The new suburban problem: coyote attacks
(Alicia Chang, AP)

France proposes mandatory breathalyzers in bars
(BBC)

Taliban orders Afghans to stop watching TV
(Sayed Salahuddin, Reuters)

NFL finds no basis for further investigation of Patriots videotape espionage
(Mike Reiss, Boston Globe)

Boston Herald retracts its report of an additional Patriots videotape incident

Should boys be vaccinated for HPV, too?
(Nicholas Bakalar, New York Times)

A biochemical basis for social anxiety disorder?
(Frederieke van Veen et al, Journal of Nuclear Medicine)

Kids think kids who wear glasses look smarter and more honest
(Jeffrey Walline et al, Ophthalmic and Physiological Optics)

Researcher solicits amputees for a study of phantom limb pain
(Emma Duerden, University of Montreal)

Number of protein interactions, not genes, quantifies human complexity relative to flies
(Michael Stumpf  et al, PNAS)

Air pollution correlates with blood clots
(Andrea Baccarelli, Archives of Internal Medicine)

"Women, minorities more prone to filing grievances"
(Industrial Relations)

Natural selection makes parasites more vicious even if this kills their host
(Jacobus de Roode et al, PNAS)

France rejects legislation for genetically modified crops
(AFP)

May 13

First germline genetic modification of a human embryo
(Sarah-Kate Templeton, Times)

Britain's conservative party proposes to require "male role model" as a condition of lesbian or single-woman IVF
(Nicholas Watt, Guardian)

British geneticists debate birth-defect risks of cousin marriage
(Robin McKie, Guardian)

McCain speech guarantees next U.S. president will support a mandatory emissions cap
(Juliet Eilperin, Washington Post)

Biotech firms are patenting crops genetically engineered for global warming
(Rick Weiss, Washington Post)

U.S. military considers awarding Purple Hearts for psychological wounds
(Yochi Dreazen, Wall Street Journal)

South Carolina Supreme Court overturns homicide conviction for using cocaine while pregnant
(Rick Brudrett, State)

Arkansas woman is carrying her 18th child
(Jill Zeman, AP)

Moderate drinking may reduce the risk of hip fractures
(Karina Berg et al, American Journal of Medicine / Reuters)

Spanish court hears testimony via webcam
(Graham Keeley, Guardian)

Smaller children are more likely to become hostile adults
(Katri Raikkonen et al, Psychosomatic Medicine / Reuters)

Viagra may protect the heart from muscular dystrophy
(Christine Des Rosiers  et al, PNAS / Reuters)

Chinese Americans are far less likely than other groups to be obese or overweight
(Gregory Burke et al, Archives of Internal Medicine / Reuters)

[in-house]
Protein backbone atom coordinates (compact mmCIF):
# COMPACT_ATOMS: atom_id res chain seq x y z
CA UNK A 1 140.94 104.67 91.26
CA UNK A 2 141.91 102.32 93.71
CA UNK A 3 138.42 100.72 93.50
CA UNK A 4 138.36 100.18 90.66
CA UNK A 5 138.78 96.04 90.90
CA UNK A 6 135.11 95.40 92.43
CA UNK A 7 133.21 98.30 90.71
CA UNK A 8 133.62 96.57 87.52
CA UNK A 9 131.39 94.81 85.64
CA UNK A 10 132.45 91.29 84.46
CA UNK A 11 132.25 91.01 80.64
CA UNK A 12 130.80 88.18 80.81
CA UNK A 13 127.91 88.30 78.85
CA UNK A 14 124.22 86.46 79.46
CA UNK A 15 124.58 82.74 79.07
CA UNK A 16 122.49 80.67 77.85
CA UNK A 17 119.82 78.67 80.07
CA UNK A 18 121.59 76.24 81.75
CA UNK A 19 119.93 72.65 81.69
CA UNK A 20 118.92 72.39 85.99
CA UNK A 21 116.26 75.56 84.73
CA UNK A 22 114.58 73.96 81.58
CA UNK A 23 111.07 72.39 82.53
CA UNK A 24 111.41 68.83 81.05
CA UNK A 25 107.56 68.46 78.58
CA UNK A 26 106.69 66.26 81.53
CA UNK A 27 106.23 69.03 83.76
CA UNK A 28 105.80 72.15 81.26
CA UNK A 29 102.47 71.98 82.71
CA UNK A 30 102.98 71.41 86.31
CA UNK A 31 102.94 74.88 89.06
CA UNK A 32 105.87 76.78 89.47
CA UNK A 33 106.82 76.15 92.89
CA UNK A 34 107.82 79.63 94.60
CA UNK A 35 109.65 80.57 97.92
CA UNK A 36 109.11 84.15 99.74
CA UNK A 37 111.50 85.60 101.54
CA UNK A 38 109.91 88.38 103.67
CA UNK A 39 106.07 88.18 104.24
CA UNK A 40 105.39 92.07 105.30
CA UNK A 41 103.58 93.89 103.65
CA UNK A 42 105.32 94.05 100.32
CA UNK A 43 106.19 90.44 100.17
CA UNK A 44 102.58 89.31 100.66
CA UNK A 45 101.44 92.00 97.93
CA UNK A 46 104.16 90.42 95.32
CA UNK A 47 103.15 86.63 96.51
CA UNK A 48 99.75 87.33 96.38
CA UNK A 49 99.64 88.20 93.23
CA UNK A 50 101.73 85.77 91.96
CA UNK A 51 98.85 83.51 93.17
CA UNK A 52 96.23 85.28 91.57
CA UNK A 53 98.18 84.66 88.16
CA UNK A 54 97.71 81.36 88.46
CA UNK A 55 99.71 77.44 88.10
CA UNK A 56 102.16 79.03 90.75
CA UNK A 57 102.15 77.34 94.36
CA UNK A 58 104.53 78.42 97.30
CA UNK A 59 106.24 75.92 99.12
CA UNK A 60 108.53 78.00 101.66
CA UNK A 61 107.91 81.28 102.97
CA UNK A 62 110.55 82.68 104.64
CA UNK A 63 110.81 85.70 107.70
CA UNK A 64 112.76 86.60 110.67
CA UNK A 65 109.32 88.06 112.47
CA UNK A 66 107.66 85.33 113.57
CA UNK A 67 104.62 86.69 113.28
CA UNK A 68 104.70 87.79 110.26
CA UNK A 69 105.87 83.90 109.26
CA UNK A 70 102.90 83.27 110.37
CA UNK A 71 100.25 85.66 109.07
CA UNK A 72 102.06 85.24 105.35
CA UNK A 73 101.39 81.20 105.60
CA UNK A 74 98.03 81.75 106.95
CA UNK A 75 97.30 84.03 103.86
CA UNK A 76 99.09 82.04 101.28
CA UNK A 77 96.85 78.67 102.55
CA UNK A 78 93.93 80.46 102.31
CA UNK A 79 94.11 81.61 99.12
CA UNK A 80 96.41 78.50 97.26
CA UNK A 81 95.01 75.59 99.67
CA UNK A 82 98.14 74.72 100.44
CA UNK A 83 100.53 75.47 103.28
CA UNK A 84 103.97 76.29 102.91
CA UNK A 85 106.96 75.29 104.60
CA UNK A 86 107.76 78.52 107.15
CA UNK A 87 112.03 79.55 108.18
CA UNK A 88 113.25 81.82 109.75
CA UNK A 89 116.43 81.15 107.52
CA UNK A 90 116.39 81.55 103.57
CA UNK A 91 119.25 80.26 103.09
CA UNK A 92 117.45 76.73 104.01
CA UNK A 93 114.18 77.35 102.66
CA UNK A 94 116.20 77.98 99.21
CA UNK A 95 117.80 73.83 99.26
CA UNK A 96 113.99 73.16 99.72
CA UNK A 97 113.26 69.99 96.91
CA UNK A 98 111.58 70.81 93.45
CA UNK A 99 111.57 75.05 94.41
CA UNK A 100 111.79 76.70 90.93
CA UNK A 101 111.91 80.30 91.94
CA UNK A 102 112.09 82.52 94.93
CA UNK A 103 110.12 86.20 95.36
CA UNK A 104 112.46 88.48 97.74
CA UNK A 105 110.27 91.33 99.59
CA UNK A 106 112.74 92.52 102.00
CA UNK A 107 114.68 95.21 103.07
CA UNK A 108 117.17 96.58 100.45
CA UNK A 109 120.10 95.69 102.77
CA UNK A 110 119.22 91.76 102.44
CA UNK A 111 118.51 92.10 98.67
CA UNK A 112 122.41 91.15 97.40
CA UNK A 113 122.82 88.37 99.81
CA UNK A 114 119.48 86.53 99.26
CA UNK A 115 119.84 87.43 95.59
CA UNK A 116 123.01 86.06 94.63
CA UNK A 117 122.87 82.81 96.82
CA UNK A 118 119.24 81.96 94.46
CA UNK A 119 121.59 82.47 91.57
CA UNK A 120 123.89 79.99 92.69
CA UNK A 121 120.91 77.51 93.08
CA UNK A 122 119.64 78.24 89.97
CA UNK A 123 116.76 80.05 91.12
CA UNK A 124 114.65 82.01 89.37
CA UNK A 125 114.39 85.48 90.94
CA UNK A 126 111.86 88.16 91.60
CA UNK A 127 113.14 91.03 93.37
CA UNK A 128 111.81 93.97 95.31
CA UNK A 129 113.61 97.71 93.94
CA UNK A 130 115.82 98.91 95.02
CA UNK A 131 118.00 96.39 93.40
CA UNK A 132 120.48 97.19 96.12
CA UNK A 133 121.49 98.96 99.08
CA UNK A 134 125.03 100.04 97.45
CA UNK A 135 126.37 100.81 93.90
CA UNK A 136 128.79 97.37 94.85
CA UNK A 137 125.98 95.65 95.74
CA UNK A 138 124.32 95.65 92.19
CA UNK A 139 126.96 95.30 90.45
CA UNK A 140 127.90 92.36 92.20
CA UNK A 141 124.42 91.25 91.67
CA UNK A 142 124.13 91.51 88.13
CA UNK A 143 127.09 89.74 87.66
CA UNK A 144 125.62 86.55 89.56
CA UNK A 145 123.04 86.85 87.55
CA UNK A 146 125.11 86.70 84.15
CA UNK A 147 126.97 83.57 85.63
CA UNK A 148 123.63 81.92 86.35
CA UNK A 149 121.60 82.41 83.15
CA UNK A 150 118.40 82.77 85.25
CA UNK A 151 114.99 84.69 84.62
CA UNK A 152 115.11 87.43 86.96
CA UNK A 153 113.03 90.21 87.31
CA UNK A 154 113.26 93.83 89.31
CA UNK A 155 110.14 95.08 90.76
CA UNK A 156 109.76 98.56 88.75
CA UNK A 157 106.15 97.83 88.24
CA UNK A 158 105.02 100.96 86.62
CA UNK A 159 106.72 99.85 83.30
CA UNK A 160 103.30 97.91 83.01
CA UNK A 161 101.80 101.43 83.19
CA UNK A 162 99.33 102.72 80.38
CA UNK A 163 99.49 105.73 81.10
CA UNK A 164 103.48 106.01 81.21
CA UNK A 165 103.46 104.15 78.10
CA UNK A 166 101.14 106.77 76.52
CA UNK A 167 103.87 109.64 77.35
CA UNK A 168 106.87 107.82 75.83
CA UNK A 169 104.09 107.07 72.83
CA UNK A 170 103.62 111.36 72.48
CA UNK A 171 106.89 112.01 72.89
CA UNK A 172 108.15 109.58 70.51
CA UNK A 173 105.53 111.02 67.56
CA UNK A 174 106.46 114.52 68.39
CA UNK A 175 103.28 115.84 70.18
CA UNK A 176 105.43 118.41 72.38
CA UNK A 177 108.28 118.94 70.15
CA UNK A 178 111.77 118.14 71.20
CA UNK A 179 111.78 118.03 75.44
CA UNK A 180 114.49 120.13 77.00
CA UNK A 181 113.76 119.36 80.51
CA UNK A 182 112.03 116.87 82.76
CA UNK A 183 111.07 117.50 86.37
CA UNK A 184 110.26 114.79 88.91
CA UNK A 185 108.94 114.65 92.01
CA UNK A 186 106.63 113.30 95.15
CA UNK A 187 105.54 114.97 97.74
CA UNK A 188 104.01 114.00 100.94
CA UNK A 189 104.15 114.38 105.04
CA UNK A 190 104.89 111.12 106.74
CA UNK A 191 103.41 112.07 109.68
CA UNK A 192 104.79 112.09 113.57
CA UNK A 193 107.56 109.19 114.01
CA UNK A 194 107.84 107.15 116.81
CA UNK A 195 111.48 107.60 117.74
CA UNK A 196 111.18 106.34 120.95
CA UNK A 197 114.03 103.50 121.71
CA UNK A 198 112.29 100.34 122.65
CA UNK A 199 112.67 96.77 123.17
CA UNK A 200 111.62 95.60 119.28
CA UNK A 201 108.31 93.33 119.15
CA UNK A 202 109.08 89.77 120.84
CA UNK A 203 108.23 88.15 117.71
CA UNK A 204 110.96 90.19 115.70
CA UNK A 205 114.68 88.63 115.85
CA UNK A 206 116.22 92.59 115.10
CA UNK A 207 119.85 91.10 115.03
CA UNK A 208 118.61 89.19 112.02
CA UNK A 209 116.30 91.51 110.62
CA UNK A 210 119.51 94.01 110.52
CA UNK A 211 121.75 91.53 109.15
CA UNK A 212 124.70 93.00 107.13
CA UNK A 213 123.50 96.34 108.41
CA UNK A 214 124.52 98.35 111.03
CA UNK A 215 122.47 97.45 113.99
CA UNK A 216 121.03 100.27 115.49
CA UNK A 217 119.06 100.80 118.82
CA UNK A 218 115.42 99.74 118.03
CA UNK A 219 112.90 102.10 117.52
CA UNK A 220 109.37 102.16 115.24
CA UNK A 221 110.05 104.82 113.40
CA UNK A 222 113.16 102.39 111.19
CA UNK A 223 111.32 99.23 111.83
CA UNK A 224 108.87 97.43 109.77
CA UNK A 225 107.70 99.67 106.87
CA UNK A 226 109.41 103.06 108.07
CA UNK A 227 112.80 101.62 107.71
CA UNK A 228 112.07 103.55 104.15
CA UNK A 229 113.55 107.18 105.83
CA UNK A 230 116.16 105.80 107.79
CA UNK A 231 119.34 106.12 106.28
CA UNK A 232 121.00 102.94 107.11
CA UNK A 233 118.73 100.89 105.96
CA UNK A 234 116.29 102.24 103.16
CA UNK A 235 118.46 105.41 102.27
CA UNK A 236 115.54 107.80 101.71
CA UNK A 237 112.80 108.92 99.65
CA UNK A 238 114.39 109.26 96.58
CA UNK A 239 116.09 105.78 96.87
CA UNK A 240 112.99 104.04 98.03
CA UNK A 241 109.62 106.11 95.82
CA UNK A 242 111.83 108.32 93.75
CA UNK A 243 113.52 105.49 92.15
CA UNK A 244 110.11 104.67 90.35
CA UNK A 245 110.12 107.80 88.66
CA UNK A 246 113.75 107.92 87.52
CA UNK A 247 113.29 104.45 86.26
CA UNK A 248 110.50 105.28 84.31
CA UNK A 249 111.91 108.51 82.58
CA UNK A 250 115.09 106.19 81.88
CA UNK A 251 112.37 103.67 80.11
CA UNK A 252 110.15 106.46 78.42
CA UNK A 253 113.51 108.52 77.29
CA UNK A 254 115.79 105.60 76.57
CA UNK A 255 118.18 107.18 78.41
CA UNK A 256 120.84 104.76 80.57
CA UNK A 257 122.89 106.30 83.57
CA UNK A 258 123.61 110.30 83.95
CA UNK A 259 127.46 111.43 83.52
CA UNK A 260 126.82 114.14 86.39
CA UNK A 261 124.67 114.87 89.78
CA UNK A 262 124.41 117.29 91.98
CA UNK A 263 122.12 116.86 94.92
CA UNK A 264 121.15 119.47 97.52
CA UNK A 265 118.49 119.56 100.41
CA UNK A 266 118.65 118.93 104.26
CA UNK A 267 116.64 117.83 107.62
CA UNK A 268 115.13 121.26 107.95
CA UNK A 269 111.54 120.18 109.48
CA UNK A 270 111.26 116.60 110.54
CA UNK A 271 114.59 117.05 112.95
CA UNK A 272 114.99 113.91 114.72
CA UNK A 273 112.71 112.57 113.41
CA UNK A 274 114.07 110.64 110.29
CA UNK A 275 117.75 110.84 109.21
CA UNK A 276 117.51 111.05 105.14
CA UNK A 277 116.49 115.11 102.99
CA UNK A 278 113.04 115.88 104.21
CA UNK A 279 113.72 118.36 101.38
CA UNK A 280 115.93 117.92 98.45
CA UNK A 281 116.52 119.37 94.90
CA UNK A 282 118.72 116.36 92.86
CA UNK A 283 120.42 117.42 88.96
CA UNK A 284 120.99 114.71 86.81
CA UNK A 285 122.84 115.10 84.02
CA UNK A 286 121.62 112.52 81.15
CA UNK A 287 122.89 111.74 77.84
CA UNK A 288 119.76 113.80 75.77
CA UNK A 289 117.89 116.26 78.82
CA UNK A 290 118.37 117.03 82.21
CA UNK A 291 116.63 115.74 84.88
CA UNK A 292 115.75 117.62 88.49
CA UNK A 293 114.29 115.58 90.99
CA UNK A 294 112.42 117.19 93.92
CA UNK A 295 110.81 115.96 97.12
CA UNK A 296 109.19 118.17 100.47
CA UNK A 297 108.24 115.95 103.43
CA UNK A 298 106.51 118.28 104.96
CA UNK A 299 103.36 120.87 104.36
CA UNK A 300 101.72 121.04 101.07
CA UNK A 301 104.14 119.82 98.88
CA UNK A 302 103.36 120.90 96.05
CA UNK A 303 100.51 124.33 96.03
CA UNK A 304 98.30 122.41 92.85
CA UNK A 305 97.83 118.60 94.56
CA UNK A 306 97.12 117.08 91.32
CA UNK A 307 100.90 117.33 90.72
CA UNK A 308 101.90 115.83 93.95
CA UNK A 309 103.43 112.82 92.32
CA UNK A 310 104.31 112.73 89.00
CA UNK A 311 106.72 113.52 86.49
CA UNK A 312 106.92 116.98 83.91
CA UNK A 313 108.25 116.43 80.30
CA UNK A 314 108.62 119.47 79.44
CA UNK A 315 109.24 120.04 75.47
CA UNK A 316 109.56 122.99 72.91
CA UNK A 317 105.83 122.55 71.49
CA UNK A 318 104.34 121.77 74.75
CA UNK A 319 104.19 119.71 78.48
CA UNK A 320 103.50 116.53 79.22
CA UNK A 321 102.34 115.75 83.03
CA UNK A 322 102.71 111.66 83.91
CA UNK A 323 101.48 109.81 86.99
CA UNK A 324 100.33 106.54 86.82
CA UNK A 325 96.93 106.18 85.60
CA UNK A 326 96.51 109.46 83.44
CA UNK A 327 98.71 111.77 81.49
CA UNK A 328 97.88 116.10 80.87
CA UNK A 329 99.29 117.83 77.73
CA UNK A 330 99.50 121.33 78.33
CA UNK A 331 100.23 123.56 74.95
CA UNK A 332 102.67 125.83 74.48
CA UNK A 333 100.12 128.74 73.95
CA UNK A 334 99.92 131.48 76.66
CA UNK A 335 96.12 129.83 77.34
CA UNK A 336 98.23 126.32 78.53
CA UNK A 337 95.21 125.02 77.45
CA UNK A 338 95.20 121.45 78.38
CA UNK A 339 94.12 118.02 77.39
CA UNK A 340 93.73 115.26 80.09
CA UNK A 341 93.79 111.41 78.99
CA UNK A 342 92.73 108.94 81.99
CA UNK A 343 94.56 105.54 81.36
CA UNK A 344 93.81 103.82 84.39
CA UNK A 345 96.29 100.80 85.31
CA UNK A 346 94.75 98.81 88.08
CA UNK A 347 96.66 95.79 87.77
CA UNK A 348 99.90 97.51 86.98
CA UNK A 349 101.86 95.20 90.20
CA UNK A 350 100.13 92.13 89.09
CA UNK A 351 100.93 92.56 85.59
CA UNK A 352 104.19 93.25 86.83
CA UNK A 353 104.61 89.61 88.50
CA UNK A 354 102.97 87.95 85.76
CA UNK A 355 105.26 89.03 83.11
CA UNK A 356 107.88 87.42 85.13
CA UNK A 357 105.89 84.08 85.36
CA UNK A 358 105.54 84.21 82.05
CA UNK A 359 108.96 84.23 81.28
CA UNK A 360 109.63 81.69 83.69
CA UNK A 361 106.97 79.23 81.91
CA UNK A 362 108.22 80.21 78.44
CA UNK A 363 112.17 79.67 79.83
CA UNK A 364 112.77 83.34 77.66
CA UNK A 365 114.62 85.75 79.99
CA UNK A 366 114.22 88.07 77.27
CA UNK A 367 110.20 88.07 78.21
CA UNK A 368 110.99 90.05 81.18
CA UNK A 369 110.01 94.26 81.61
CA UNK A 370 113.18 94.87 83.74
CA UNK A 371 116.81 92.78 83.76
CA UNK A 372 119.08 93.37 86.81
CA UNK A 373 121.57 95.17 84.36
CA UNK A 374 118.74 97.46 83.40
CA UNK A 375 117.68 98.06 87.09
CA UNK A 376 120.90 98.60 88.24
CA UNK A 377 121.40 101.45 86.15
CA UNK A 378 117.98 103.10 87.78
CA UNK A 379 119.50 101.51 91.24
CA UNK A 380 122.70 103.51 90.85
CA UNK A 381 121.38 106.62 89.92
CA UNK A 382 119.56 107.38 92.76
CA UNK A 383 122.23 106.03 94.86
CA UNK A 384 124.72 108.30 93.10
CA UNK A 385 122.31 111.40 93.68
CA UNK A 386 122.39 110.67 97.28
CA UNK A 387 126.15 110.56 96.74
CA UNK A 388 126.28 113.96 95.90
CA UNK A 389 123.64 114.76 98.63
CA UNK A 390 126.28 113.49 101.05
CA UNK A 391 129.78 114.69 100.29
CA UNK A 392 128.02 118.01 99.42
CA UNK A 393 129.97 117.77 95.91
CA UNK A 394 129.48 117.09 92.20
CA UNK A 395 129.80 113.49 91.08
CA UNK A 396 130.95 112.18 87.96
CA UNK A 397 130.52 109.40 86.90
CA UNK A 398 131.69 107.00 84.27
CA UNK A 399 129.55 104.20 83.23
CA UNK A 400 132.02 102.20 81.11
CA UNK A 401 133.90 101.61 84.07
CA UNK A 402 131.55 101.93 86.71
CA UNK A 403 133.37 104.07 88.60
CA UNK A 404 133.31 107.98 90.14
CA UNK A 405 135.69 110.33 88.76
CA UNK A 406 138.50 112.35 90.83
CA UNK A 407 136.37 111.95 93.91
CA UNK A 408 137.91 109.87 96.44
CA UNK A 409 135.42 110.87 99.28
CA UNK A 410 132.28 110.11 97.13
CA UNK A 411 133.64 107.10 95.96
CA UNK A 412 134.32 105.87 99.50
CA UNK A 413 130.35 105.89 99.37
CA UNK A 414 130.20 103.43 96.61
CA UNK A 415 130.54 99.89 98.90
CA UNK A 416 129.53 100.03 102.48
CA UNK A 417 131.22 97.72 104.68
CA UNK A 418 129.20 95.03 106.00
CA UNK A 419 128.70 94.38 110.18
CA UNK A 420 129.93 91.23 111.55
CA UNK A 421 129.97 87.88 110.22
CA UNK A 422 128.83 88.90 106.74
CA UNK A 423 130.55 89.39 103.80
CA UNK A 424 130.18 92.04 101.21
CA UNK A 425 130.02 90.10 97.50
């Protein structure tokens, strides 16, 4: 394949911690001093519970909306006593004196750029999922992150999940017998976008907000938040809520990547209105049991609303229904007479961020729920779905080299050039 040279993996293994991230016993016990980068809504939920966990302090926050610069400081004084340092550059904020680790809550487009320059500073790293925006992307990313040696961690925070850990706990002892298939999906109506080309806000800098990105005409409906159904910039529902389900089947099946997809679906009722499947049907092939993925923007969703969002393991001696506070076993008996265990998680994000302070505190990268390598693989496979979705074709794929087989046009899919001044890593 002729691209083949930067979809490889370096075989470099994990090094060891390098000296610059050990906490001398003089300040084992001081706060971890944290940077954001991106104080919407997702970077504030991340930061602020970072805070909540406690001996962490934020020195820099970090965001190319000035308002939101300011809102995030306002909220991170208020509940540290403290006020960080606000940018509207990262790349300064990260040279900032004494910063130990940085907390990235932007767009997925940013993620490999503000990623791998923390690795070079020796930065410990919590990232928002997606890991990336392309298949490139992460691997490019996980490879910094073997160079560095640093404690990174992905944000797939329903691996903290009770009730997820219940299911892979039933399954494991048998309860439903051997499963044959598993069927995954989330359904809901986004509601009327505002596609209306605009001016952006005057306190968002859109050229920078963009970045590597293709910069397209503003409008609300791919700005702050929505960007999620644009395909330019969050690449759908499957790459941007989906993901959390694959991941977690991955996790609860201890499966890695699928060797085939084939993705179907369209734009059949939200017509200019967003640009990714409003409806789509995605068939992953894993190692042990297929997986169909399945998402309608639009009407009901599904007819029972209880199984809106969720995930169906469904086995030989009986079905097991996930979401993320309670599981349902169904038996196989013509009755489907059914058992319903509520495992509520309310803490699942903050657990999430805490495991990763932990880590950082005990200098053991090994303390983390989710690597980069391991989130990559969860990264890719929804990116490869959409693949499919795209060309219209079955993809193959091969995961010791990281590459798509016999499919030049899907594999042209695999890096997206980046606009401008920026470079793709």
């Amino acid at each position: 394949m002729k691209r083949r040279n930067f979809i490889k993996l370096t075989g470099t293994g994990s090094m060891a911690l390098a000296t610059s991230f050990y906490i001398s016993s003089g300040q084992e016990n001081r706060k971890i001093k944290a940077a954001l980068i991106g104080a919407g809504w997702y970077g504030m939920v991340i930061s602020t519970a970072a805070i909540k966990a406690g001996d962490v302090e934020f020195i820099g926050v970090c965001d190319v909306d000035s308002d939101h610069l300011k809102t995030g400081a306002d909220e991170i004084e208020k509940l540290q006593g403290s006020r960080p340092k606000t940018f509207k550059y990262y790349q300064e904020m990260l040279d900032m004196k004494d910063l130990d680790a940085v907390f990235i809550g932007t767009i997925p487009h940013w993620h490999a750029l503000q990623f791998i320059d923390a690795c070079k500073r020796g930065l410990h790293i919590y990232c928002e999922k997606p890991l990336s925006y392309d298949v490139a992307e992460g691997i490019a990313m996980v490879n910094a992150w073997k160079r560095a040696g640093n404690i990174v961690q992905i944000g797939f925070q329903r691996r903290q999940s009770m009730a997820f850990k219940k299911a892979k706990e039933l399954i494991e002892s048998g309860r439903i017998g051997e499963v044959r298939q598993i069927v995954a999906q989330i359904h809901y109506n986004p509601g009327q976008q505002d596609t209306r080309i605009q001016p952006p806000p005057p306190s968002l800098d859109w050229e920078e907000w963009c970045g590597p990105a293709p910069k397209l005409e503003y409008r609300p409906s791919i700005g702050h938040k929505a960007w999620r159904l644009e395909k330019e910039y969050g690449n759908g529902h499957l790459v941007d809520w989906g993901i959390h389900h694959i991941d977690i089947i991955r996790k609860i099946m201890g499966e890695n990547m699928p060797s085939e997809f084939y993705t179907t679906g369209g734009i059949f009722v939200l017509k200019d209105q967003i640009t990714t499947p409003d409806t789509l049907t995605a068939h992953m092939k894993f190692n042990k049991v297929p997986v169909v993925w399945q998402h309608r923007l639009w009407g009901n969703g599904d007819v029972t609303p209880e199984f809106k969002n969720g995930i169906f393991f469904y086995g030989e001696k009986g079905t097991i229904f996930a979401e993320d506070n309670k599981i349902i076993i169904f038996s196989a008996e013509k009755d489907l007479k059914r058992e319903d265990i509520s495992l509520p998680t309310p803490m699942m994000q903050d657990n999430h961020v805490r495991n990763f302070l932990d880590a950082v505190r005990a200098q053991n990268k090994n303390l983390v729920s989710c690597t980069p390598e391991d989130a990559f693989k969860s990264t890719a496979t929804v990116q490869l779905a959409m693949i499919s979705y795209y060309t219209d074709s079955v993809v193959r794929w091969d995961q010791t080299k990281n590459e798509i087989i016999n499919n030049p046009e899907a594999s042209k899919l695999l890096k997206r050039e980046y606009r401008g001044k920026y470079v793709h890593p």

May 12

The worldwide spread of nuclear technology
(Joby Warrick, Washington Post)

Latest nuclear-reactor camouflage fools spy satellites
(Joby Warrick, Washington Post)

The fetal viability line hasn't advanced in 12 years
(David Field et al, British Medical Journal / Tim Castle, Reuters)

Everything you ever wanted to know about Korean dog meat
(Evan Ramstad, Wall Street Journal)

Spam invades cell phones
(Laura Holson, New York Times)

Schools use GPS monitors to reduce truancy
(Gretel Kovach, New York Times)

U.S. drug czar says pot worsens depression, anxiety, and suicidal thoughts
(James Hohmann, Los Angeles Times)

26 genes for height identified
(Peter Visscher, Michael Weedon et al, Guillaume Lettre et al, Nature Genetics)

Does breeding for speed cost horses durability?
(Joe Drape, New York Times)

Web porn is killing Playboy
(Joanne Kaufman, New York Times)

Investment grows in Godtube
(John Metcalfe, New York Times)

DARPA's latest military gadgets
(Walter Pincus, Washington Post)

New ceramic artificial hips disrupt life with squeaking
(Barnaby Feder, New York Times)

Sleeping pills are causing more crazy behavior than previously reported
(Melinda Beck, Wall Street Journal)

U.S. stops incinerating dead military personnel at pet crematorium
(Julian Barnes, Los Angeles Times)

A legislative fight over dissolving human bodies in lye
(Norma Love, Associated Press)

Japan revokes its ban on military use of space
(Isabel Reynolds, Reuters)

Want to increase employee productivity? Shut down your company
(Magnus Hansson, Örebro University)

Pipes, wires, and other everyday items are being stolen for their copper
(Kan Lydersen, Washington Post)

New Mexico spaceport proceeds
(Marc Kaufman, Washington Post)

Breast-fed girls are less likely to get breast cancer
(Hazel Nichols et al, Epidemiology / Joene Hendry, Reuters)